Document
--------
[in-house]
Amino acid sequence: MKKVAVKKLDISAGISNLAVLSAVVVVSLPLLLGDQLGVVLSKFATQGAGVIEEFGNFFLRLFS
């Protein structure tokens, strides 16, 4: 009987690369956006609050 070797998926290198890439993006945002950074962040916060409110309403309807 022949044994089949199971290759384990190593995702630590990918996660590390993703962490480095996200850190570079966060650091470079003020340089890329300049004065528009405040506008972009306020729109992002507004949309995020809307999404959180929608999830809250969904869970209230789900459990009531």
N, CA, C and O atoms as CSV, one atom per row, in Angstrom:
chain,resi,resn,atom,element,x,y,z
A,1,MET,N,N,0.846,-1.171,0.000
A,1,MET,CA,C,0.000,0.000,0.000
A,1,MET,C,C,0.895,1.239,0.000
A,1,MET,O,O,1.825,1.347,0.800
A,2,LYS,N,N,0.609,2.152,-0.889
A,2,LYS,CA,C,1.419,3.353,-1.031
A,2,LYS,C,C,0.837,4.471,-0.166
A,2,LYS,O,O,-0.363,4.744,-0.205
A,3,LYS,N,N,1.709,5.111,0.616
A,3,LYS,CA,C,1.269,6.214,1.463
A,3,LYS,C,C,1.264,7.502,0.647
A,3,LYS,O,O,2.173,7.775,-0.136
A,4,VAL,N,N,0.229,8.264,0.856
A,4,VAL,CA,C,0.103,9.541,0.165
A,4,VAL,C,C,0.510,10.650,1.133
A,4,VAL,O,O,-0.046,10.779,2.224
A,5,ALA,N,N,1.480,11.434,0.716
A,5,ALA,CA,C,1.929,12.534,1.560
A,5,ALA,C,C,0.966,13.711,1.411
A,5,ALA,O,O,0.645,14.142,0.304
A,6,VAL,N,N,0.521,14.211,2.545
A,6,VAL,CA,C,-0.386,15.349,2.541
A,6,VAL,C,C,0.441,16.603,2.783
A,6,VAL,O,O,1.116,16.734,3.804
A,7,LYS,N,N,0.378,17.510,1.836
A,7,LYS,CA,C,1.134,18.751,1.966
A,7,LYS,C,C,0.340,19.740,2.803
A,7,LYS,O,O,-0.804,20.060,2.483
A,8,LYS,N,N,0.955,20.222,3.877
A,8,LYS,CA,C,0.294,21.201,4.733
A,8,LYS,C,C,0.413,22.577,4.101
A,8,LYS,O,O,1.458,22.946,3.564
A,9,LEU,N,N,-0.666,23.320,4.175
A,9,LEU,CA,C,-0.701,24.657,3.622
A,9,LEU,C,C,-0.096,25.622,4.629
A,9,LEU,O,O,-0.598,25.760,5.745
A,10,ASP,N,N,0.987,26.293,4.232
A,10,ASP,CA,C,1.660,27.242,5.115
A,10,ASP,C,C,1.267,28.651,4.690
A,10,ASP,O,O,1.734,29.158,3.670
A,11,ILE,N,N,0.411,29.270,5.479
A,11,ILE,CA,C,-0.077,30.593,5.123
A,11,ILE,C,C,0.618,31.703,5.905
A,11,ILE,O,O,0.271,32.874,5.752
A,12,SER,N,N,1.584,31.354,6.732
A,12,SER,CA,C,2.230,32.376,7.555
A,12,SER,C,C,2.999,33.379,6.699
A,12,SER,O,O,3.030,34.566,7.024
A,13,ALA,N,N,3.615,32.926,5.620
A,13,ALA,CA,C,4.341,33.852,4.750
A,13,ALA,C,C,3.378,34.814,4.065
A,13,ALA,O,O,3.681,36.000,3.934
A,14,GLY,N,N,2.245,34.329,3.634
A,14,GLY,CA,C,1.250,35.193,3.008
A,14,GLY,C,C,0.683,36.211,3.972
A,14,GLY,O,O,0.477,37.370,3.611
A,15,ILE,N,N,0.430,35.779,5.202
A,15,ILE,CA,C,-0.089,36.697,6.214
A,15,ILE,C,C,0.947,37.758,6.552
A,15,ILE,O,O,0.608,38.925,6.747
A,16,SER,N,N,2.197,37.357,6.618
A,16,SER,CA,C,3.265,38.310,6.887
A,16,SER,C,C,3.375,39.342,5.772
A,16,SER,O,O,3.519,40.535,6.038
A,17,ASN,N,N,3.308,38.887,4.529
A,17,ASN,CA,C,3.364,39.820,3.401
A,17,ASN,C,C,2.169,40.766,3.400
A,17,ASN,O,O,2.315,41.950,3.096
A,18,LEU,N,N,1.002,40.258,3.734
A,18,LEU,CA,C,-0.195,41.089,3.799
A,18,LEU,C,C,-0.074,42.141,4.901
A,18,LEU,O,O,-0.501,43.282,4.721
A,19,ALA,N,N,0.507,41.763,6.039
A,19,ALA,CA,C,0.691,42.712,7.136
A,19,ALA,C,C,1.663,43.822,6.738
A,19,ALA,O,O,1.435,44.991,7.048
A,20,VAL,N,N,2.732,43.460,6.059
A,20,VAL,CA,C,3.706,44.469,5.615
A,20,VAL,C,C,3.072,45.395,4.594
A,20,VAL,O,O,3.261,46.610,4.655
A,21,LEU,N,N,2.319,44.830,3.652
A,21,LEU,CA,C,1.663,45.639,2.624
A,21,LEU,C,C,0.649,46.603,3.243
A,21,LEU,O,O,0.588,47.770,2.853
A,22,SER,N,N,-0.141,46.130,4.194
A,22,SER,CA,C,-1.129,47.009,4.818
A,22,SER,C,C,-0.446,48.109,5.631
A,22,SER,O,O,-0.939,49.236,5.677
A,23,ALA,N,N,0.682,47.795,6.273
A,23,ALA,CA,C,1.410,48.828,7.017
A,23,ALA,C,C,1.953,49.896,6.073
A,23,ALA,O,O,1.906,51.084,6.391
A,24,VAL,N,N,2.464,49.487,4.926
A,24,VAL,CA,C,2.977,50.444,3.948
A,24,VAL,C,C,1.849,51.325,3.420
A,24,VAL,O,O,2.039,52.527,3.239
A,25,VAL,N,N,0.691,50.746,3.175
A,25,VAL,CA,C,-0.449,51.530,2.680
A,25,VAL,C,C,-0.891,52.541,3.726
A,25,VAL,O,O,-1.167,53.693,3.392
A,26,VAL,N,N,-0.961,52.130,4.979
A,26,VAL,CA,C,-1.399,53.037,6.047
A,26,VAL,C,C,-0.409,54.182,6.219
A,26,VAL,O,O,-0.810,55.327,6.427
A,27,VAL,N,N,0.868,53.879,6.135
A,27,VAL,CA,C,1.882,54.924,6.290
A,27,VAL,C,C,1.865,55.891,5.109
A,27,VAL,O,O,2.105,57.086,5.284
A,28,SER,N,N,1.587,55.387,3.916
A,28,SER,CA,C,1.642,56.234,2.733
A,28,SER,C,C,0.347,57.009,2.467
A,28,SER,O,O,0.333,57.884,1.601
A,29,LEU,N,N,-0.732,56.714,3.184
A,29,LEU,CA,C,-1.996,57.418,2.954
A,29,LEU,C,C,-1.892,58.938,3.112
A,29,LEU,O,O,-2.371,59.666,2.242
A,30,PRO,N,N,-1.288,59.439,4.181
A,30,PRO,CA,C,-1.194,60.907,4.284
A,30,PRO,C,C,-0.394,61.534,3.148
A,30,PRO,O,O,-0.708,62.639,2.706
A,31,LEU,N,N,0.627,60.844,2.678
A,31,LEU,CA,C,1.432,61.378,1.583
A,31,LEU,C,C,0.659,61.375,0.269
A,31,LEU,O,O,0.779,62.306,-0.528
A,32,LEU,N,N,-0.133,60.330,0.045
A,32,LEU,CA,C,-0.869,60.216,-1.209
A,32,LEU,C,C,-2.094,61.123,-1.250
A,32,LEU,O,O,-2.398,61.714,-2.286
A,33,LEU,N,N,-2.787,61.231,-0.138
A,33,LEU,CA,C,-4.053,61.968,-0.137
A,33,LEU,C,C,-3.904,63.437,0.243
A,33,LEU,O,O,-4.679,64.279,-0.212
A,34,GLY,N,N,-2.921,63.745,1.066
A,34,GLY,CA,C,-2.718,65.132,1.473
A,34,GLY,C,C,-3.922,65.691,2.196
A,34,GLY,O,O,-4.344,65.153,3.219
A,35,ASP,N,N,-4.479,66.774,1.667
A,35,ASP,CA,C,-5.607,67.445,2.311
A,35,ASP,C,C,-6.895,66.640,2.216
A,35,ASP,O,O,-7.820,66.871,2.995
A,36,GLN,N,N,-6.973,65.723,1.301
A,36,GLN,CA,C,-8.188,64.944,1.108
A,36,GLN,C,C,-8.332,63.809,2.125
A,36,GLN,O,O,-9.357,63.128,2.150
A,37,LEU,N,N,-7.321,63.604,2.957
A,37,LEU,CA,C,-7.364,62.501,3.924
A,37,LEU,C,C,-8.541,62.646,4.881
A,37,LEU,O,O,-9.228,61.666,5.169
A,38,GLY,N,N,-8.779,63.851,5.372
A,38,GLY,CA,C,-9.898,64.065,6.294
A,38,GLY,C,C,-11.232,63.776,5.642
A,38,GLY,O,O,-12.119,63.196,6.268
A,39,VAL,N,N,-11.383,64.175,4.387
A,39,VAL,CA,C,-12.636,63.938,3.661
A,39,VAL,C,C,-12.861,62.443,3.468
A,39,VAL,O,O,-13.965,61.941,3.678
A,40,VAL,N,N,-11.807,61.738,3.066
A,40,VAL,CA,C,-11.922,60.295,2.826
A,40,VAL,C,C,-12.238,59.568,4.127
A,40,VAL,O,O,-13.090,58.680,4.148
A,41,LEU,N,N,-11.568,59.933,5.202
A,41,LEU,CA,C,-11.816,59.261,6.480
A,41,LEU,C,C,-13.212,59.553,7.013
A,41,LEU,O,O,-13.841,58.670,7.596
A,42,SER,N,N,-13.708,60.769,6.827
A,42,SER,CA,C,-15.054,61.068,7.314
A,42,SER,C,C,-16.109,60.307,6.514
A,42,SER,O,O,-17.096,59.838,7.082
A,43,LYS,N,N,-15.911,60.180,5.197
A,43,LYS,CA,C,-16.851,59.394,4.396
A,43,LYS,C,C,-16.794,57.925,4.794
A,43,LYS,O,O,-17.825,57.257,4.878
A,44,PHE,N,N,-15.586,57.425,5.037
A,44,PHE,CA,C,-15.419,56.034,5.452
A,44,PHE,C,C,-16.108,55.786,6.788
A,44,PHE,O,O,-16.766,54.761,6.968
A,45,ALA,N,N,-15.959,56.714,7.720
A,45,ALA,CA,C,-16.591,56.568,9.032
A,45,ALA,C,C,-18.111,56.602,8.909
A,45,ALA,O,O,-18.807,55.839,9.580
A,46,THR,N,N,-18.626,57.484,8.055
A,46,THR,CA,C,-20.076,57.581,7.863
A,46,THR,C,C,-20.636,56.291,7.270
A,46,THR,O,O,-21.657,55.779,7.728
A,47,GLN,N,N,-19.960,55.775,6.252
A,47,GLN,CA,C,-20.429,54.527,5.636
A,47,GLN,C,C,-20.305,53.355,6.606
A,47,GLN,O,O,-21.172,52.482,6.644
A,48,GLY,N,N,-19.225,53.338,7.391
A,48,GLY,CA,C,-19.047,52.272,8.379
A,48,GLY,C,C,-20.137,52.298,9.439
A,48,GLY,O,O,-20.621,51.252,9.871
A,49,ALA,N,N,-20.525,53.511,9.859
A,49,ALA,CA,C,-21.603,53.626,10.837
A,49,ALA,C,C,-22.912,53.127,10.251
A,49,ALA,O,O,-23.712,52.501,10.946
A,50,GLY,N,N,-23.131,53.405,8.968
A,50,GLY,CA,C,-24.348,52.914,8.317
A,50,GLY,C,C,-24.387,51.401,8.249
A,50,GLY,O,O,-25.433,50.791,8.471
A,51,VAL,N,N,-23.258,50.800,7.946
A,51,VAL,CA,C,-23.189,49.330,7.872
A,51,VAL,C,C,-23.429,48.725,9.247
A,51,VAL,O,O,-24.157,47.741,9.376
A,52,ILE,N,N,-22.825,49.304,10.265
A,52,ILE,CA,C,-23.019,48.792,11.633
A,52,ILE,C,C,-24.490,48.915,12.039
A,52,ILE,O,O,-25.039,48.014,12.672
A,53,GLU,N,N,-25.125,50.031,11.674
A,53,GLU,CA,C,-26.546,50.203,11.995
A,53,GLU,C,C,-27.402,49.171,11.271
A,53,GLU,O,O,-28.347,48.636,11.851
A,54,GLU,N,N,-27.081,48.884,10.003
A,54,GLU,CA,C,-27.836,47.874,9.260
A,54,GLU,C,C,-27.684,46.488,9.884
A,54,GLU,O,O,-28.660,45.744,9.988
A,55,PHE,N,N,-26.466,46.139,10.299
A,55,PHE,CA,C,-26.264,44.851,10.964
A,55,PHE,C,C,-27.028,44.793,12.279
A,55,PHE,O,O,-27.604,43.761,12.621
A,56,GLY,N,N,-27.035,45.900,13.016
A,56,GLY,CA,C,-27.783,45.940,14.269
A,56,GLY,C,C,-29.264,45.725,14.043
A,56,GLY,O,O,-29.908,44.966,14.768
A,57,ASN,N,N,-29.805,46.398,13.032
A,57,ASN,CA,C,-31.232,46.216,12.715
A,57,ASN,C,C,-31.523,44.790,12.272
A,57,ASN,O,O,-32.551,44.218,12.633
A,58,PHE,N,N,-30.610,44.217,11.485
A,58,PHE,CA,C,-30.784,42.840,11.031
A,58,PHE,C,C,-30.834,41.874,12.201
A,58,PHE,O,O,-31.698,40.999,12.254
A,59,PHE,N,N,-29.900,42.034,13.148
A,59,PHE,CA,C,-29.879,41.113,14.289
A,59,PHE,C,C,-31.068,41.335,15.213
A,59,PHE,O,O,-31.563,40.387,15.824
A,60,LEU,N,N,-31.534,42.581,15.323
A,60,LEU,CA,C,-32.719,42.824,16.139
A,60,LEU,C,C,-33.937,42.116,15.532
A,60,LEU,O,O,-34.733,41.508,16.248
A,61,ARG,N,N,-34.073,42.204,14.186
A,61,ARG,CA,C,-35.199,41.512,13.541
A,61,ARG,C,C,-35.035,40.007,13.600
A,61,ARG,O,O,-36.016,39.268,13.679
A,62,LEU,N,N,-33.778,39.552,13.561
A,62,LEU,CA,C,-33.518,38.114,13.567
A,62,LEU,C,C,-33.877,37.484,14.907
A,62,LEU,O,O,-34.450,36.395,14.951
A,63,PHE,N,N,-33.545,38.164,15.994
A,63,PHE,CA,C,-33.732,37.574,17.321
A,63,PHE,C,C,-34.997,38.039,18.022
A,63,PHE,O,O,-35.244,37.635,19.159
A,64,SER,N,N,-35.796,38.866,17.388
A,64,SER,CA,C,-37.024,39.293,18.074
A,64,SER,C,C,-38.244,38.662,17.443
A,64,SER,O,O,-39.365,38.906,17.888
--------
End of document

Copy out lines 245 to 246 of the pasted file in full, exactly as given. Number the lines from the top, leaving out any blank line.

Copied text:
A,60,LEU,O,O,-34.733,41.508,16.248
A,61,ARG,N,N,-34.073,42.204,14.186